Documentary Review: Unseen

I’m really into true crime stories/shows and documentaries so “Unseen” was a good mixture of the two. I was scrolling through Amazon Prime when I came across this documentary that was about a serious crime that had hit the news a few years ago and I honestly didn’t know much about it.

The “Unseen” documentary was released in 2016. The film discussed Robert Sowell also known as the Cleveland Strangler who was a previously convicted sex offender who had been able to commit various sex offenses within two years and killed 11 women.

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Prior to his arrest in 2009, Robert Sowell was arrested and convicted in 1989 for the kidnapping, rape and attempted rape of Melvette Sockwell in Cuyahoga County. He served 15 years in prison and was released in 2005. After his release he moved to Mt. Pleasant, which is a small community in Jefferson County of Cleveland, Ohio. He worked in a factory for a short time up until 2007, then he began collecting unemployment benefits.

People in Sowell’s neighborhood stated that he had been making a living from selling scrap metal and he was a known drug user. He also seemed to be dealing with mental illness, which seemed apparent to me after watching the interrogation footage in the documentary where he stated that he didn’t recall murdering any of his victims, but he did have some “bad dreams” about the murders. There was also a report that he was registered to an online dating site where he stated that he was a “master” looking for his “sub.”

Sowell had about 11 victims that police knew of that he had killed. Some of his surviving victims escaped by jumping off the roof of his home or standing on the roof waving for help. Related image

In the documentary, some of the victims that had escaped discussed the horrors of the house and how they were able to get away in great detail. The majority of Sowell’s victims were black, substance abusers and sex workers. He preyed on these women because he knew that because of their substance abuse problem or their desire for money as a sex worker would cause them to lack the level of discernment they would have needed to detect what type of person he was.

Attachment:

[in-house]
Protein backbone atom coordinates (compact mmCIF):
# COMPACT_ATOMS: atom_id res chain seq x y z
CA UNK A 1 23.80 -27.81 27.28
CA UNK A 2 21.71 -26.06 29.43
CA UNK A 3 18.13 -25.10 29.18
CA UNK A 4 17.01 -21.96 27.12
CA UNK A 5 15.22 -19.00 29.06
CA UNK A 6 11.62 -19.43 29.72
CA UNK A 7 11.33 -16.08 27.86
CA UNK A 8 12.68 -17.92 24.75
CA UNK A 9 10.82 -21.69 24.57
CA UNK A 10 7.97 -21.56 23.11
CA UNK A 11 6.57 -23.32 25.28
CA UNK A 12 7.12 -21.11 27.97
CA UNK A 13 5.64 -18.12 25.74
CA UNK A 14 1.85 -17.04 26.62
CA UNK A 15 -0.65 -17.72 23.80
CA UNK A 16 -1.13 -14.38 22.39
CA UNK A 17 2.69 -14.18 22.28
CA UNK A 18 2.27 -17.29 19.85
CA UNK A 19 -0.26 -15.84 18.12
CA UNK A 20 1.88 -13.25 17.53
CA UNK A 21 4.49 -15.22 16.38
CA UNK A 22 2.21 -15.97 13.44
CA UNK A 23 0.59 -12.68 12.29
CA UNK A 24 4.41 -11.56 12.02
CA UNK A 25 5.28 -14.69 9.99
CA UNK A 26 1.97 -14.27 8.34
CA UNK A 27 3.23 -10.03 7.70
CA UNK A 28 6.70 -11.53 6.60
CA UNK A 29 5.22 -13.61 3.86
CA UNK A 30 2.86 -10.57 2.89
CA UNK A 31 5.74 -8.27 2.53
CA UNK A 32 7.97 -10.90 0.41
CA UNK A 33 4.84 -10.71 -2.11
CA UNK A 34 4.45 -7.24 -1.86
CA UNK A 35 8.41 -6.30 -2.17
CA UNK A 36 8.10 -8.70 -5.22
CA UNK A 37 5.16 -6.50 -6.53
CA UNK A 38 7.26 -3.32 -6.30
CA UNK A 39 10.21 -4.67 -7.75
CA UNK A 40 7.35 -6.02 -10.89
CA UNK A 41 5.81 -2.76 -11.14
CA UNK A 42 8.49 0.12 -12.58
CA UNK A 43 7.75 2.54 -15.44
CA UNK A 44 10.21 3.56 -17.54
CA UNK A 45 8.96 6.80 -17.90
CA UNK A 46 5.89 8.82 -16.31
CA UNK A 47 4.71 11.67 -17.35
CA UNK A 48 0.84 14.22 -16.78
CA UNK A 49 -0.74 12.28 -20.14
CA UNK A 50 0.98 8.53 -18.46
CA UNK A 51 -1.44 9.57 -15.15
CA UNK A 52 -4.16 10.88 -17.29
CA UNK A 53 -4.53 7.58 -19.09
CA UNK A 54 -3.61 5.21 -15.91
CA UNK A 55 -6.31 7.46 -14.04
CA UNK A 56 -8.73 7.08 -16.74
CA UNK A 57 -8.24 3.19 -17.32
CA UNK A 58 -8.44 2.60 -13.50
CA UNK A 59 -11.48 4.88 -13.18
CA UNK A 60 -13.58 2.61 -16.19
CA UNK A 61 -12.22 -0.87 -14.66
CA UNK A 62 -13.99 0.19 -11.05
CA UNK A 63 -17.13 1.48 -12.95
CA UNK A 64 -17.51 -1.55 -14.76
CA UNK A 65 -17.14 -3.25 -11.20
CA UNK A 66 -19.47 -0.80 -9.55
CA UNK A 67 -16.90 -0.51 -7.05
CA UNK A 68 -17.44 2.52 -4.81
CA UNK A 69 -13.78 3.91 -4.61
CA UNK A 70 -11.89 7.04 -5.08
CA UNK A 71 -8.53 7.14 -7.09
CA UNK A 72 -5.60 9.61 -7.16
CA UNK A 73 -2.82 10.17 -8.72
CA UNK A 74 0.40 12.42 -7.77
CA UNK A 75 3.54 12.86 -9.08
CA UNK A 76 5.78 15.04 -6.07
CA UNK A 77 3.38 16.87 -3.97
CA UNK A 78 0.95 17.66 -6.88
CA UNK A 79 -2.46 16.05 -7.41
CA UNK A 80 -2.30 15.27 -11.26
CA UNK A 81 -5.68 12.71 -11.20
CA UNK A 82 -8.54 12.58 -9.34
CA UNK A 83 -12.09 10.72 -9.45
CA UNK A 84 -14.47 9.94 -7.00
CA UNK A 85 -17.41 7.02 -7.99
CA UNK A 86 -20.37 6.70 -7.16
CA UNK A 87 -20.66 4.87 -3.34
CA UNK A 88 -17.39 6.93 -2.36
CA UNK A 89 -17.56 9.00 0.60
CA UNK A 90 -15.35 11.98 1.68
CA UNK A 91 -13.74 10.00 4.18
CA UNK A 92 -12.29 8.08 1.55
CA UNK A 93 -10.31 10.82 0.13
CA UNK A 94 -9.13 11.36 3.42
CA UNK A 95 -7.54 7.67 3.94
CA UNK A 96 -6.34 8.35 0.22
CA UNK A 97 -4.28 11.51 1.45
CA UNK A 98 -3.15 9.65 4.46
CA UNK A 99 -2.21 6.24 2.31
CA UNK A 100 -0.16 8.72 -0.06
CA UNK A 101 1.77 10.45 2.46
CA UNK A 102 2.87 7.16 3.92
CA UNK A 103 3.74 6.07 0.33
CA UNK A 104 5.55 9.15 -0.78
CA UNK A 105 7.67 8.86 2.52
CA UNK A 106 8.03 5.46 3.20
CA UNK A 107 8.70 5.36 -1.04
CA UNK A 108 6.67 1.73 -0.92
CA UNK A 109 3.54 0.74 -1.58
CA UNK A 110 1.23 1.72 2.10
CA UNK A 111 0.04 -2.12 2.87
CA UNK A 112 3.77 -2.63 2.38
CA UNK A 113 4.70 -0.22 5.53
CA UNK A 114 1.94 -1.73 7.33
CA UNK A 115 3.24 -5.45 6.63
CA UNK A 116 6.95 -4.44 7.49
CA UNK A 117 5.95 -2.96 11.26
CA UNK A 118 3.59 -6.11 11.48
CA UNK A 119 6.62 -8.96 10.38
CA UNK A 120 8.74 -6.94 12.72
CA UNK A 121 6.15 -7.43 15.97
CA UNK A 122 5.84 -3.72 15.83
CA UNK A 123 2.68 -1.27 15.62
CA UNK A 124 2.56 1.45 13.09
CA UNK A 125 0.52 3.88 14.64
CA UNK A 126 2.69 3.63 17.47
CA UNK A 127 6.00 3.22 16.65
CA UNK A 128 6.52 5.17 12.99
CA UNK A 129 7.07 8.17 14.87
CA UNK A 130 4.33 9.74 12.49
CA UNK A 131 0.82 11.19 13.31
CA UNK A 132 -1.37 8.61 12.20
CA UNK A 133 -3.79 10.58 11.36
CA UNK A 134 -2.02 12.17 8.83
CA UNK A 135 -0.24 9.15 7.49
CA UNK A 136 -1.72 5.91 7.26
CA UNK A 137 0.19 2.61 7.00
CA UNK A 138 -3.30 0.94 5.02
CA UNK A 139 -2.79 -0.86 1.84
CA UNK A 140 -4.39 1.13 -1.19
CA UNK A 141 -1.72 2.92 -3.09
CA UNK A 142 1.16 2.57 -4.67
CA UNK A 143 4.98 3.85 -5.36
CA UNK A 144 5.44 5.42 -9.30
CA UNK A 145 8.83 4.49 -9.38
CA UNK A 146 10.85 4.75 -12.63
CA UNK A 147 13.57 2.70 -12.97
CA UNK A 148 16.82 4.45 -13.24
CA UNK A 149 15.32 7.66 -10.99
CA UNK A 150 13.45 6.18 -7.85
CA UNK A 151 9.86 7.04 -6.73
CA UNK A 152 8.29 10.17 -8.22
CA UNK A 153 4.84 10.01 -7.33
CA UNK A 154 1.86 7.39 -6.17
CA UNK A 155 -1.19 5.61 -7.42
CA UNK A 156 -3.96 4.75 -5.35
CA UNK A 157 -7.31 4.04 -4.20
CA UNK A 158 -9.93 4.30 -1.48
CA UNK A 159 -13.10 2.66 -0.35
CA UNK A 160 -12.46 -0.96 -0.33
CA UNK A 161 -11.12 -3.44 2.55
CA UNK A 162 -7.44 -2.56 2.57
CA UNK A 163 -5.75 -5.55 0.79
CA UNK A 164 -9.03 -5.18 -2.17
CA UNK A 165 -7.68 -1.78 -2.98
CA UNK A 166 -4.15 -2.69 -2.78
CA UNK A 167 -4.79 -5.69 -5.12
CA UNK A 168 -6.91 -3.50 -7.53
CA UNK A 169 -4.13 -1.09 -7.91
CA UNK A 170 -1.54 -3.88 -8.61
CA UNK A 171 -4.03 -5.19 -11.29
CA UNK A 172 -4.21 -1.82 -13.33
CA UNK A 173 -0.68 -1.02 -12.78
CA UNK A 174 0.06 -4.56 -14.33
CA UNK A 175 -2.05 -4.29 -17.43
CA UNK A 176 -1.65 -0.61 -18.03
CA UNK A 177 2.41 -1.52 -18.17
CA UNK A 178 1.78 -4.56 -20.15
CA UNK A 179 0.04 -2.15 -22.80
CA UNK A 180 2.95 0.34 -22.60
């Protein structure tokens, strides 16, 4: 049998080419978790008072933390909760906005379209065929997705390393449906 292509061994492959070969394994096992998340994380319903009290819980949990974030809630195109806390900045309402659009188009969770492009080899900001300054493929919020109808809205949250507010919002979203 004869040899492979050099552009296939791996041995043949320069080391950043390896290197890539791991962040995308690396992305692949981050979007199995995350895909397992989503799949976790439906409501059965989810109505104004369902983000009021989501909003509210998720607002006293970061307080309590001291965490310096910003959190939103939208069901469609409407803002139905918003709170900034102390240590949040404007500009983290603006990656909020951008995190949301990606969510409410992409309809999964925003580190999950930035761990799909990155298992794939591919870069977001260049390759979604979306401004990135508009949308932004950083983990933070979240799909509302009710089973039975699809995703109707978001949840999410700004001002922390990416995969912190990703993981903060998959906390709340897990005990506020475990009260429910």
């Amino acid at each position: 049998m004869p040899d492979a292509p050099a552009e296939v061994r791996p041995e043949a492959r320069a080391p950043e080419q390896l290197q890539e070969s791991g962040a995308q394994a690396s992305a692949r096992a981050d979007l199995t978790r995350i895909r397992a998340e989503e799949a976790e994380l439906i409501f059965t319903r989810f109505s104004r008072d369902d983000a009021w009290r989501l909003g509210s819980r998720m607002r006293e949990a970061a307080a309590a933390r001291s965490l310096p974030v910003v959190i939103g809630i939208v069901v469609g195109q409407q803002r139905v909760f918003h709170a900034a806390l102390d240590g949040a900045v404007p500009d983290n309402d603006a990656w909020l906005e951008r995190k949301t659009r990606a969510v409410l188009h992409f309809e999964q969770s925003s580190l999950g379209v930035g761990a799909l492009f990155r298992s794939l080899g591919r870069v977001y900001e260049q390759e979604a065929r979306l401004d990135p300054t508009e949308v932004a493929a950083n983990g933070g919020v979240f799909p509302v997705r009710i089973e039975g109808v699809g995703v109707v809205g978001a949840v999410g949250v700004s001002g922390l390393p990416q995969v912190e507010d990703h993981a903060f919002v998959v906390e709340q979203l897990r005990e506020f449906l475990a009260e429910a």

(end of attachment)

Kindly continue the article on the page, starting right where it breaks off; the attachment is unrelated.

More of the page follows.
It was evident that Sowell had capitalized off the fact that the community was deteriorating and was plagued with sex, drugs and crime. He lured most of his victims into his home with the promise of good time that consisted of alcohol and crack cocaine. He was hiding in plain sight for two years.

No one suspected a thing even when women were going missing, jumping off the roof of his home, and leaving his home severely beaten. Even when his neighborhood reeked of the decaying bodies he had been burying on his property, which had been blamed on a nearby butcher shop for a period of time. Robert Sowell had been burying his victims in shallow graves in the backyard, and the 3rd floor of his home as well as in various crawl spaces.

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Some of his victims that had managed to get away chose not to report anything to the police due to their own criminal records that would conflict with their report on what he did to them. One of his victims did file a police report, but she was told that there was insufficient evidence so the investigation ultimately went nowhere. Sowell also had at least three more rape victims that he had actually let live.

After watching “Unseen,” I truly believed that the police and the state failed the black women who fell victim to Robert Sowell. I say this because he was a convicted sex offender who had been charged with with kidnapping, rape and attempted rape in 1989 and served 15 years in prison.

After doing a policy critique for one of my graduate courses, I learned a lot about SORNA which was basically an act implemented in order to standardize the sex offender registry across the US so that law enforcement and the community would be aware of the sex offender’s presence. Mainly it was supposed to assist law enforcement in pinpointing one of the offenders whenever a new offense or sex offenses arises in order to use the process of elimination. SORNA was implemented a year after Sowell was released from prison. It did not seem like anyone was aware of who he was or what offenses he had committed but considering the type of victims he targeted they would not have been aware anyway.

“Unseen” also touched on the dark side of crime because it seemed to me that at the rate he was offending, police may never know the true number of victims.

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I also think that the black women Anthony Sowell victimized were failed because there were no police investigations into the missing person cases. I believe that they were stereotyped based on the SES and the presence of drugs within the community as well as the demographics. Some of the relatives of the women who had been abducted and killed by Sowell stated that the police were not looking into the cases and many of them did not get any resolution or closure until police found the bodies on Sowell’s properties.

I hope you all check out this intriguing documentary, which was an eye opener for me. It highlighted the impact of ineffective policing and a flawed system that allowed numerous women to be victimized by a known sex offender in a small community in Cleveland, Ohio.




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